Connecting the Crises: The Danish Constitution of June 1849 and Søren Kierkegaard’s “Attack on Christendom”

Julie K Allen

Abstract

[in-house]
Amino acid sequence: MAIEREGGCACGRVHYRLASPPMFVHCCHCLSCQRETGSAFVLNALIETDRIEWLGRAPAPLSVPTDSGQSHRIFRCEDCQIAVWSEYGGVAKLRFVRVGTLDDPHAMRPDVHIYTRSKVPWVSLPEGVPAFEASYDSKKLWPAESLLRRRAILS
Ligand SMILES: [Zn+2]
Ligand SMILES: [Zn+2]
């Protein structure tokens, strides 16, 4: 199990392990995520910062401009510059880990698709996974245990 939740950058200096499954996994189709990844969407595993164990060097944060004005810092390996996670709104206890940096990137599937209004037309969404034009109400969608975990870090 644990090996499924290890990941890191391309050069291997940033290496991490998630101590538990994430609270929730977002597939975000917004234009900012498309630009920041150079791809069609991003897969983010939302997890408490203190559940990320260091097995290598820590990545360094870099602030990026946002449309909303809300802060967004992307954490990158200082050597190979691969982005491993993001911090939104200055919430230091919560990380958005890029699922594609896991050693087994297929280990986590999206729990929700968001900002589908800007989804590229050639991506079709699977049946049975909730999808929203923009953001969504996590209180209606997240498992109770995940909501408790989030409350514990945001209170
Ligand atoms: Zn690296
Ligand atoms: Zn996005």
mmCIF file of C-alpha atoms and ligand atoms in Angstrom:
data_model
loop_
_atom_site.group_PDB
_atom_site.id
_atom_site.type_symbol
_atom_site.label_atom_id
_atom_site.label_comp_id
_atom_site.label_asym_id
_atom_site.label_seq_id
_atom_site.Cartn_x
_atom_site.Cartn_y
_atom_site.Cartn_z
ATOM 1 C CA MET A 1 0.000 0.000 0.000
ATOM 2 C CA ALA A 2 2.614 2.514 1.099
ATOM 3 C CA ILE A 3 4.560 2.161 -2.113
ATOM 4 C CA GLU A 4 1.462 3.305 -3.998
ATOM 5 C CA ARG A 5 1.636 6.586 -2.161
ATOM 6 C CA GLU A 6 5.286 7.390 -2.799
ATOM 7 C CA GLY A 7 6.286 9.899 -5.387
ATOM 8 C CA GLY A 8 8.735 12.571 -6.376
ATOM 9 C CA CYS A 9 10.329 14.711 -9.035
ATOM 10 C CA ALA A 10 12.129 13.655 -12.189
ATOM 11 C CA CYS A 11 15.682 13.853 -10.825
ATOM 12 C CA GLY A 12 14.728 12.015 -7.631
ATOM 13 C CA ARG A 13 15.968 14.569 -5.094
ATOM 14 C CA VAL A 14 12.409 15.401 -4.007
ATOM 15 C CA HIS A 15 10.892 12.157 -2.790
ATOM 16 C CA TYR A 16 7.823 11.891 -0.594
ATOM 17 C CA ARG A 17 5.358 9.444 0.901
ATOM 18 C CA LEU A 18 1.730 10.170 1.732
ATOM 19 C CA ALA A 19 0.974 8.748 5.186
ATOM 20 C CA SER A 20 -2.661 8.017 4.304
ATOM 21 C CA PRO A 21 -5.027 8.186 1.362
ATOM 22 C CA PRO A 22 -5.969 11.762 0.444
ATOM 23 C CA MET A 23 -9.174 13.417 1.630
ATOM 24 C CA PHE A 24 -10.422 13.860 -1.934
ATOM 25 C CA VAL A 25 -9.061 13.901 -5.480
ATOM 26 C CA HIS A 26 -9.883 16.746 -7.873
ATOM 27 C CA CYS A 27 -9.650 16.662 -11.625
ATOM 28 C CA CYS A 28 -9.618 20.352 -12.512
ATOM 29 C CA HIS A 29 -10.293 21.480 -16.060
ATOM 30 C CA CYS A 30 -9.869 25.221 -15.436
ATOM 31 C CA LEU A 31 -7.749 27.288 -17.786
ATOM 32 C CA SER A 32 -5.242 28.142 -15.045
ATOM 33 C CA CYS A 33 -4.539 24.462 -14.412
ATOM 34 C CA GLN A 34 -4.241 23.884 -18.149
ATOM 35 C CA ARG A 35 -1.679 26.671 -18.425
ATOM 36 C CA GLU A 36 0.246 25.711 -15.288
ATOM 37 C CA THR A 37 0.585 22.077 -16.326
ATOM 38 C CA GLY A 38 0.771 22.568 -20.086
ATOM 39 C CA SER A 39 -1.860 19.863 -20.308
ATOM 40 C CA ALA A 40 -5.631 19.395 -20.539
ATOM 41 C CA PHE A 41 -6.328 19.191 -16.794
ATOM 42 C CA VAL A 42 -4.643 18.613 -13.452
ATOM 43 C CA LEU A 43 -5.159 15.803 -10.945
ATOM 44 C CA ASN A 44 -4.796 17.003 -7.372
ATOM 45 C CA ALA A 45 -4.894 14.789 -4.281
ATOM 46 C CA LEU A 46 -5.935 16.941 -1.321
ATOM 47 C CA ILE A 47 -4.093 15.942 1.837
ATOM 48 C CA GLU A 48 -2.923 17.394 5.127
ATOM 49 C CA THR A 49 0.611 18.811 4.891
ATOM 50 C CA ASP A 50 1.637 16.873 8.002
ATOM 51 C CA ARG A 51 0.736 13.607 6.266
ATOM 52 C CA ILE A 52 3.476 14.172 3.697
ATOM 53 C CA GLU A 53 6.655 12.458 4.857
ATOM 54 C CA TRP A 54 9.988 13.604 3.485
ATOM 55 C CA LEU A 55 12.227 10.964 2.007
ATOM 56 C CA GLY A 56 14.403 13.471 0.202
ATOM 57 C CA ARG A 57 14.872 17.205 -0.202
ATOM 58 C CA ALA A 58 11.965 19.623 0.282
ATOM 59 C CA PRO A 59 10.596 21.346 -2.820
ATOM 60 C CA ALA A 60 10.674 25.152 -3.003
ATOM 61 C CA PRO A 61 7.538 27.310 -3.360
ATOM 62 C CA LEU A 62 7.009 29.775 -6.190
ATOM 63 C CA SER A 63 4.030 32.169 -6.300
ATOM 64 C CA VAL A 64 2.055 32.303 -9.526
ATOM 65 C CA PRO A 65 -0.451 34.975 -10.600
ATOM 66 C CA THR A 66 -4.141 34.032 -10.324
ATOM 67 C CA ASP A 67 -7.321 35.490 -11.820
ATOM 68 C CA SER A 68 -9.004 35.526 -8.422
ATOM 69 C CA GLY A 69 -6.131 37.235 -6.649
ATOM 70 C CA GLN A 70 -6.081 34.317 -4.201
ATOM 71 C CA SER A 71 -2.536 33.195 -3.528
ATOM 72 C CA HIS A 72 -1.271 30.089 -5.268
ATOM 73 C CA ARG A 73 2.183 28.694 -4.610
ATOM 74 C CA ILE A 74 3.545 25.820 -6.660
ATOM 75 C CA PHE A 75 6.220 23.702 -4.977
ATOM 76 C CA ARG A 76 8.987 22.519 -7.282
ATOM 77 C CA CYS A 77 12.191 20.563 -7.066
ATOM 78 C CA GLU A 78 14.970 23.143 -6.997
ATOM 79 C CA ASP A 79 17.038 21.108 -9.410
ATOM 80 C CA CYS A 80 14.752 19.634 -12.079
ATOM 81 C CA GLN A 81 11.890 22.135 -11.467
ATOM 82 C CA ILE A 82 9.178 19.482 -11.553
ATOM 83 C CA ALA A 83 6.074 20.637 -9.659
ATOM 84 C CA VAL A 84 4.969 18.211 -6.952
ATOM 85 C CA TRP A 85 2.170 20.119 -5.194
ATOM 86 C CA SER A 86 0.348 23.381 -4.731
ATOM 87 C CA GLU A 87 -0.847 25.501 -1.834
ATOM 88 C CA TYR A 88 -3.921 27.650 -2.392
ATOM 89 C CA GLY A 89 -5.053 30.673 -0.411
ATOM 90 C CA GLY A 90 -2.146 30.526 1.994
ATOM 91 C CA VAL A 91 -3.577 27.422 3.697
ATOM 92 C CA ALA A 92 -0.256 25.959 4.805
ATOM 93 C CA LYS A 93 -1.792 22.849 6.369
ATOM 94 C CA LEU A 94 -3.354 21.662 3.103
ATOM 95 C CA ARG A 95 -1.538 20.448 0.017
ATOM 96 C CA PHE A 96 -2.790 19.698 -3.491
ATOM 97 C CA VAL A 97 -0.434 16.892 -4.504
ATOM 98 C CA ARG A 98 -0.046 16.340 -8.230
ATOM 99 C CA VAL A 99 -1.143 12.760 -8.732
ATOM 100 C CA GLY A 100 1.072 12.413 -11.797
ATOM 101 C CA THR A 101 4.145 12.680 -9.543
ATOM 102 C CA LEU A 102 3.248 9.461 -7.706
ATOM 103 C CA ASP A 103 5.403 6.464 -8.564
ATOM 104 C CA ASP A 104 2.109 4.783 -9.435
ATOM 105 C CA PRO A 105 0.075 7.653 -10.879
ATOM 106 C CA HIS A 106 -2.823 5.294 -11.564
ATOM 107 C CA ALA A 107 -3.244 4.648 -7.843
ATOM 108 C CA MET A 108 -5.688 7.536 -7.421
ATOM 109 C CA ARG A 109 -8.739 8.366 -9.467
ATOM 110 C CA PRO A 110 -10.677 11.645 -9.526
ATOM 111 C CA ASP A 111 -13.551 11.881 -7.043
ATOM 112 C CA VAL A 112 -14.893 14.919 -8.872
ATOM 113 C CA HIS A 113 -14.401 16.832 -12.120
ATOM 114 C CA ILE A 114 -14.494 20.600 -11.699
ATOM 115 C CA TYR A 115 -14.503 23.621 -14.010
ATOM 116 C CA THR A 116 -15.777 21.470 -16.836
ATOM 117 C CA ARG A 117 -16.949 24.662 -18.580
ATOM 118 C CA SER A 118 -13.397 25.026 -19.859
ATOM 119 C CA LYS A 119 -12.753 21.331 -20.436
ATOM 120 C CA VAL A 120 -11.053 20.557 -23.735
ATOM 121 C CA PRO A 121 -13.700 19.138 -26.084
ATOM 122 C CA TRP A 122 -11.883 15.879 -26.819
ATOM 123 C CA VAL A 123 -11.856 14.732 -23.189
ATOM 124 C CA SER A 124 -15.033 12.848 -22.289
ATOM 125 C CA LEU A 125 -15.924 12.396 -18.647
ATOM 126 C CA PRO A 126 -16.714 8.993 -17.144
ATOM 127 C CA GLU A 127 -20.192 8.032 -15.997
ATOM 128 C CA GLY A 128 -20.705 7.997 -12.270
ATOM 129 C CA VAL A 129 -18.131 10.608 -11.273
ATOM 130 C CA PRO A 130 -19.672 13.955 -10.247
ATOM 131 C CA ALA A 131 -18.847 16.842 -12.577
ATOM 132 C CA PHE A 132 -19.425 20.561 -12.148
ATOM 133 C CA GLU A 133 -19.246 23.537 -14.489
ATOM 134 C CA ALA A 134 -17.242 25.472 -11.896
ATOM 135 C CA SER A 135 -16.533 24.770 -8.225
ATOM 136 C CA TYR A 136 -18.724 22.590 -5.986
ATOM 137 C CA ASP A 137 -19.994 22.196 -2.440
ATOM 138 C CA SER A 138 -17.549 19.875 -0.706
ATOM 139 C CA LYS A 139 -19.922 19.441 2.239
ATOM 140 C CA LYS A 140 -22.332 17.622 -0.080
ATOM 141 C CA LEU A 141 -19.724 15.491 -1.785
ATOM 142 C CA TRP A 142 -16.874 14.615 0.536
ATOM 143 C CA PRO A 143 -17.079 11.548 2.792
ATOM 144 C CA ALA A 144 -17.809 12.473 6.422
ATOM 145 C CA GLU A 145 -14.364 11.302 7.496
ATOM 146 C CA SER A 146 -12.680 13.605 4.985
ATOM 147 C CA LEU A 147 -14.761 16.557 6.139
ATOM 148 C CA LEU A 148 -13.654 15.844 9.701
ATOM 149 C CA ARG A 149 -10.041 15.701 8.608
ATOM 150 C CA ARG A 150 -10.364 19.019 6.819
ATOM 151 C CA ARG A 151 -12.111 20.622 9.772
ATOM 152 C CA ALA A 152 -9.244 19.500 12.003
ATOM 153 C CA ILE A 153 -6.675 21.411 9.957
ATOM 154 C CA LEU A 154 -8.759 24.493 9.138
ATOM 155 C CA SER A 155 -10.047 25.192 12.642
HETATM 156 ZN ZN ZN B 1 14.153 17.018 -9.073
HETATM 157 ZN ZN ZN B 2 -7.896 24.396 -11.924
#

The tendency of 20th century French and German philosophers to claim Søren Kierkegaard as the “Father of Existentialism” has largely obscured not only Kierkegaard’s Danish identity but also the influential, though oblique, role he played in mid-19th century Danish society and politics. Although many of the pseudonymous texts from his early period offer veiled satirical critiques of particular individuals and institutions in Danish society, Kierkegaard’s final literary accomplishment, the series of articles known collectively as the “Attack on Christendom” (1854-55), presents his most sweeping indictment of Danish society, a critique of the unity of state and church that had been an integral part of Denmark’s political structure for nearly a thousand years. The death and subsequent hagiographic treatment of Bishop J.P. Mynster is generally identified as having provided the impetus for Kierkegaard’s diatribe, but it is no coincidence that his work appeared just a few years after the establishment of religious freedom in Article 81 of the June Constitution of 1849. However, scholars have been slow to make the connection between Kierkegaard’s brilliantly insightful and stylistically masterful last work and the societal upheaval that both gave rise to and followed the granting of this fundamental civil right. In this paper, I examine Kierkegaard’s evolving view of the governmental regulation of religious belief and practice, both as it impinges upon his personal life and as it manifests itself in his literary texts, particularly, but not exclusively, the “Attack on Christendom.” Far from being an ivory-tower intellectual with little interest in or contact with the common people of Denmark, Kierkegaard was passionately invested in the temporal and spiritual affairs of his countrymen and he used his literary talents to challenge both establishment practices and received truths. While his contributions to existentialist philosophy are undeniably important, his legacy of using literature to critique and reshape social norms is equally significant.

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